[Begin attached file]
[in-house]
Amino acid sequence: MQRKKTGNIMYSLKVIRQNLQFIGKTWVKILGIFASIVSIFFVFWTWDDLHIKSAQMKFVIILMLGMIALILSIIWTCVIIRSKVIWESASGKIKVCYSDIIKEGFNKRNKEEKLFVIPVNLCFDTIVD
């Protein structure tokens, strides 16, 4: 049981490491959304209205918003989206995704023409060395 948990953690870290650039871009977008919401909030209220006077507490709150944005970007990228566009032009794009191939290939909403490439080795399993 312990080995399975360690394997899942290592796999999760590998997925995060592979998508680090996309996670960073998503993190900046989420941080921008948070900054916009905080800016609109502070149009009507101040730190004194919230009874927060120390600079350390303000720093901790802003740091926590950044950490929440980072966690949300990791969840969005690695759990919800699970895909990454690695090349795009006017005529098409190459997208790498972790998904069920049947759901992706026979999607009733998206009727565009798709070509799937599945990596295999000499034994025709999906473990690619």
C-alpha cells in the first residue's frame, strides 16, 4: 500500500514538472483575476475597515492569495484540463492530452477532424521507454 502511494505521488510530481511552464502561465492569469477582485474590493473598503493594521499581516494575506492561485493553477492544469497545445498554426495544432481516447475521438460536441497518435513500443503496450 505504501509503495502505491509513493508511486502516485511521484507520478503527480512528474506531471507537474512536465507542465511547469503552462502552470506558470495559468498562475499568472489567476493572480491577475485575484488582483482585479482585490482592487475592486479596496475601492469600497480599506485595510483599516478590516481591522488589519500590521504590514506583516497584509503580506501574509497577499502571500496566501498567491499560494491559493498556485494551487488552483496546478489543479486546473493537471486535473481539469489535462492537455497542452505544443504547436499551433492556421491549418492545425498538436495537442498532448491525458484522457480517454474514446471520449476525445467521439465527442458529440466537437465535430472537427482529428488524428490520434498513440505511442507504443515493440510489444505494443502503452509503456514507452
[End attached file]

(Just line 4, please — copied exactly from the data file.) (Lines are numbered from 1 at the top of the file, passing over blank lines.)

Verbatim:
C-alpha cells in the first residue's frame, strides 16, 4: 500500500514538472483575476475597515492569495484540463492530452477532424521507454 502511494505521488510530481511552464502561465492569469477582485474590493473598503493594521499581516494575506492561485493553477492544469497545445498554426495544432481516447475521438460536441497518435513500443503496450 505504501509503495502505491509513493508511486502516485511521484507520478503527480512528474506531471507537474512536465507542465511547469503552462502552470506558470495559468498562475499568472489567476493572480491577475485575484488582483482585479482585490482592487475592486479596496475601492469600497480599506485595510483599516478590516481591522488589519500590521504590514506583516497584509503580506501574509497577499502571500496566501498567491499560494491559493498556485494551487488552483496546478489543479486546473493537471486535473481539469489535462492537455497542452505544443504547436499551433492556421491549418492545425498538436495537442498532448491525458484522457480517454474514446471520449476525445467521439465527442458529440466537437465535430472537427482529428488524428490520434498513440505511442507504443515493440510489444505494443502503452509503456514507452